I’m very glad to see that things went well yesterday in Canada. Awesome!


    • Scott Preston says :

      As I just posted, not the optimum result, but much better than what we had (knock on wood). A more detailed interpretation of the Canadian election and its ironies would probably bore the readership of the Chrysalis, so I’ll avoid that.

      Trudeau has expressed an admiration for the ‘basic dictatorship’ of China. Well, gee, we just got rid of a right-wing Stalinist and now Trudeau is expressing admiration for a “basic dictatorship”. We’ll have to see just how much he admires Confucianism — because that’s what the Chinese “basic dictatorship” is — a Thermidor Reaction to Maoism. The politically illiterate still think its a “communist dictatorship”, but that was repudiated itself by the trial and execution of the “Gang of Four”. That was the Thermidor Reaction, and China reverted to a conservative Confucian dictatorship.

      Really is that our only choice — Stalin or Confucius?

      • donsalmon says :

        I have to say, I’m as guilty as most Americans in that I hardly ever think about or read about Canada. I’ve been made to feel delightfully, wonderfully, happily guilty as I’ve been reading Scott’s posts.

        I just read this in the NY Times – this comment about a Times editorial that even I, with my infinitesimal knowledge of Canada, could tell was an ignorant, ridiculously small minded column (though admittedly celebratory about the end of Harper and possibility of a more positive US Canada relationship.

        Here’s the comment (I love the suggestion at the end – Scott, maybe you could lead a posse south of your border so our Donald Trump to start sounding the alarms about all the dangerous Canadian immigrants coming to steal good American jobs!!)


        It’s nice that the Times Editorial Board has taken note of (and applauds) yesterday’s events in Canada. However, where have they been all along in guiding the editorial direction of the paper regarding that country?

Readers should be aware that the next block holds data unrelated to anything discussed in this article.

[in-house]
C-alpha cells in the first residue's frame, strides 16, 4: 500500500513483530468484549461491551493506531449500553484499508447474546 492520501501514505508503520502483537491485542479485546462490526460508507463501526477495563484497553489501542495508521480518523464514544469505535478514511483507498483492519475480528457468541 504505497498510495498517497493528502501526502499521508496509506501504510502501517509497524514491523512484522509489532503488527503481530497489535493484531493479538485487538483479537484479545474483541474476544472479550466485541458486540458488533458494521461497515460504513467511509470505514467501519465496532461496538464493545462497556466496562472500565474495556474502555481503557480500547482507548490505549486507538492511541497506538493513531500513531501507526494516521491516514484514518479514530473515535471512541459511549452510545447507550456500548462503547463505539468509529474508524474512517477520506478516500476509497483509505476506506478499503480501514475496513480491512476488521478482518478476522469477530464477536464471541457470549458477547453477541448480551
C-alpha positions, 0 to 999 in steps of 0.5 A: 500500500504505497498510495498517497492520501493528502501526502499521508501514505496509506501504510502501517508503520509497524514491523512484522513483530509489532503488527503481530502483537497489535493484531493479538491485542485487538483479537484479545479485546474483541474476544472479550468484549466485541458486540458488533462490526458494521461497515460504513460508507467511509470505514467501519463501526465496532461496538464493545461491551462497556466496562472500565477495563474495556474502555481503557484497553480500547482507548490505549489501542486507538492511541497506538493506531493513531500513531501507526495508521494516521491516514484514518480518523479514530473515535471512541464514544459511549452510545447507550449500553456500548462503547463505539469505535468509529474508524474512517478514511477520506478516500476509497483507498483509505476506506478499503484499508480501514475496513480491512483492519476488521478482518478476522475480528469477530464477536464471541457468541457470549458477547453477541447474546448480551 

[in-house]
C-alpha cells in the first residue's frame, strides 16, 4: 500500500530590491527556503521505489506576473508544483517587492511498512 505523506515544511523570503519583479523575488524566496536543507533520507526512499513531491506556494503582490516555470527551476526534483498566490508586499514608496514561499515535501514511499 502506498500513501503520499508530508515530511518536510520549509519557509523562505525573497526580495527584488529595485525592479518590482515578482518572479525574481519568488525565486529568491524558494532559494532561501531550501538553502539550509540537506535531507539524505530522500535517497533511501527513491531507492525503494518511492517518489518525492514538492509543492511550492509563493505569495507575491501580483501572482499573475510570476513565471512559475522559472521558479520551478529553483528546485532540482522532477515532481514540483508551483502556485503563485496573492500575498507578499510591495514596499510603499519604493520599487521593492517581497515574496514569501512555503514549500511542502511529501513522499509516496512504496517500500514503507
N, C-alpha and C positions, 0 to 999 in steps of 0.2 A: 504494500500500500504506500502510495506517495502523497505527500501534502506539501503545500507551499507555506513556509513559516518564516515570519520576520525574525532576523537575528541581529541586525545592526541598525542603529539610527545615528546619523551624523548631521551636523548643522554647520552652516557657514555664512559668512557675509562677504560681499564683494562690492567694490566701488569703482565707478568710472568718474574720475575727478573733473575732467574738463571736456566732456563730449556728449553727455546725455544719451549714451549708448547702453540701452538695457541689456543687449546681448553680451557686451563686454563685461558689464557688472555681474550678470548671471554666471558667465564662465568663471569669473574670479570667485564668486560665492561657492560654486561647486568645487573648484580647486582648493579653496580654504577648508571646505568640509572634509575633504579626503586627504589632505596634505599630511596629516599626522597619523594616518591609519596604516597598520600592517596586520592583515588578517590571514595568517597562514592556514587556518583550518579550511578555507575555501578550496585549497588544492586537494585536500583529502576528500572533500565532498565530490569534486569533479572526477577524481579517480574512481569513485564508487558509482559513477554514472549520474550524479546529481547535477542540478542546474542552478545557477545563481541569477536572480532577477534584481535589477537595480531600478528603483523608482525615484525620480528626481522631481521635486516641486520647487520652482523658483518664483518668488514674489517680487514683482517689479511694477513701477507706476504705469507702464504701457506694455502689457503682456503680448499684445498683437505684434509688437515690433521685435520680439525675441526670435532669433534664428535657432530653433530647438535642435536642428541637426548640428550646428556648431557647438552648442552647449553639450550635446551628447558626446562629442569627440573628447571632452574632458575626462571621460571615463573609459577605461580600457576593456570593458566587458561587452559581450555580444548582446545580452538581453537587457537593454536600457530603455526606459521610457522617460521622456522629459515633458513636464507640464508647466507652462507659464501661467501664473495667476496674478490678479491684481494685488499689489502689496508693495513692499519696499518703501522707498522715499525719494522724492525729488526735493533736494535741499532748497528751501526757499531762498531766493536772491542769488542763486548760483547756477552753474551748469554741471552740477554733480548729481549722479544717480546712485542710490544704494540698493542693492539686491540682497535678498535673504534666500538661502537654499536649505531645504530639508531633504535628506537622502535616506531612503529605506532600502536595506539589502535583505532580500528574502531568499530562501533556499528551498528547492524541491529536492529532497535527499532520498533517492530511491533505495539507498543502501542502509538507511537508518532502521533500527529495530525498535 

Sadly, 99.99% of all the information regarding Canada in Times articles the past two days is new to 99% of all Americans. As a people, we are much better informed about life and politics in Germany, Saudi Arabia, China, and many other places than by our neighbor with whom we share 5000 miles of common border.

        Does a country have to be problematic to be noticed? While it is probably true as an element of human nature that “problems” — whether real or imagined — grab our attention, one would expect the Times, as an element of its journalistic responsibility, to lead and not simply mirror this proclivity. There are ample other sources for primarily covering the sensational.

        The Times’ routine coverage of Canada, its people, culture, and politics, does preciously little to disabuse the typical American view of that nation as a wholly-owned subsidiary of America Inc. or as simply America Lite.

        Maybe Canada should send some Mounties across the border in the Minnesota north and claim four square feet of American soil. That would most certainly get it a lot more coverage than it does now. Not to mention lots of attention as a major issue in the Republican Presidential debates.

        • Scott Preston says :

          It’s OK to be ignored by the Times. I rather like Canada’s relative anonymity. I don’t think Canadians by and large care whether they are in the focus of the world’s attention or not, since it’s usually always for the wrong reasons. They’ld rather just go fishing.